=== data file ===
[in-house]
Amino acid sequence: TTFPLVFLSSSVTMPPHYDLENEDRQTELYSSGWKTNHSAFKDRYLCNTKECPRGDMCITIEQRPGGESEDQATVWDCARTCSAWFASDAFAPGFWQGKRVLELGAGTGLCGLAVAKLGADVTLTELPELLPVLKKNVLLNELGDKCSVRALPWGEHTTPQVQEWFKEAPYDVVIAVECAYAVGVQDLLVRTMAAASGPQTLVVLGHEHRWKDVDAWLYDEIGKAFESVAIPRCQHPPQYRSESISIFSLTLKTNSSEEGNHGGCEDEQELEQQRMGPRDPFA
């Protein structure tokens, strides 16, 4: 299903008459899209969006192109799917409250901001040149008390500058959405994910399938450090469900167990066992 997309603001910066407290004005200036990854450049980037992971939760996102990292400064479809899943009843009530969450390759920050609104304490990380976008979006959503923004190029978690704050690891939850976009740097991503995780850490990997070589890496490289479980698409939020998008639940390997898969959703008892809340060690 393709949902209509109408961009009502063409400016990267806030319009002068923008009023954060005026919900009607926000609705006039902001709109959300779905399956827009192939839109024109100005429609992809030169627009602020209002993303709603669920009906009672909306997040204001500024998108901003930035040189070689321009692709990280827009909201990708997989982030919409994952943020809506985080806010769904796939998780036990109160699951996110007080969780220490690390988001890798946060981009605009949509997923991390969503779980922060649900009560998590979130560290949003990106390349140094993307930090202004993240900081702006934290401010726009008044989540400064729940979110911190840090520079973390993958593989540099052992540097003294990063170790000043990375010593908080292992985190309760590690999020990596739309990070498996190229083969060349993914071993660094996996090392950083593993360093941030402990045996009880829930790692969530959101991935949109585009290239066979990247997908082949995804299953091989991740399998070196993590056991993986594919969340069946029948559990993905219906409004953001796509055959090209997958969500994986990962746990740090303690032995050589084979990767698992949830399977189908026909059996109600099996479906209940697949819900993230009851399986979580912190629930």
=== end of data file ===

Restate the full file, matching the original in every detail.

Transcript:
[in-house]
Amino acid sequence: TTFPLVFLSSSVTMPPHYDLENEDRQTELYSSGWKTNHSAFKDRYLCNTKECPRGDMCITIEQRPGGESEDQATVWDCARTCSAWFASDAFAPGFWQGKRVLELGAGTGLCGLAVAKLGADVTLTELPELLPVLKKNVLLNELGDKCSVRALPWGEHTTPQVQEWFKEAPYDVVIAVECAYAVGVQDLLVRTMAAASGPQTLVVLGHEHRWKDVDAWLYDEIGKAFESVAIPRCQHPPQYRSESISIFSLTLKTNSSEEGNHGGCEDEQELEQQRMGPRDPFA
């Protein structure tokens, strides 16, 4: 299903008459899209969006192109799917409250901001040149008390500058959405994910399938450090469900167990066992 997309603001910066407290004005200036990854450049980037992971939760996102990292400064479809899943009843009530969450390759920050609104304490990380976008979006959503923004190029978690704050690891939850976009740097991503995780850490990997070589890496490289479980698409939020998008639940390997898969959703008892809340060690 393709949902209509109408961009009502063409400016990267806030319009002068923008009023954060005026919900009607926000609705006039902001709109959300779905399956827009192939839109024109100005429609992809030169627009602020209002993303709603669920009906009672909306997040204001500024998108901003930035040189070689321009692709990280827009909201990708997989982030919409994952943020809506985080806010769904796939998780036990109160699951996110007080969780220490690390988001890798946060981009605009949509997923991390969503779980922060649900009560998590979130560290949003990106390349140094993307930090202004993240900081702006934290401010726009008044989540400064729940979110911190840090520079973390993958593989540099052992540097003294990063170790000043990375010593908080292992985190309760590690999020990596739309990070498996190229083969060349993914071993660094996996090392950083593993360093941030402990045996009880829930790692969530959101991935949109585009290239066979990247997908082949995804299953091989991740399998070196993590056991993986594919969340069946029948559990993905219906409004953001796509055959090209997958969500994986990962746990740090303690032995050589084979990767698992949830399977189908026909059996109600099996479906209940697949819900993230009851399986979580912190629930």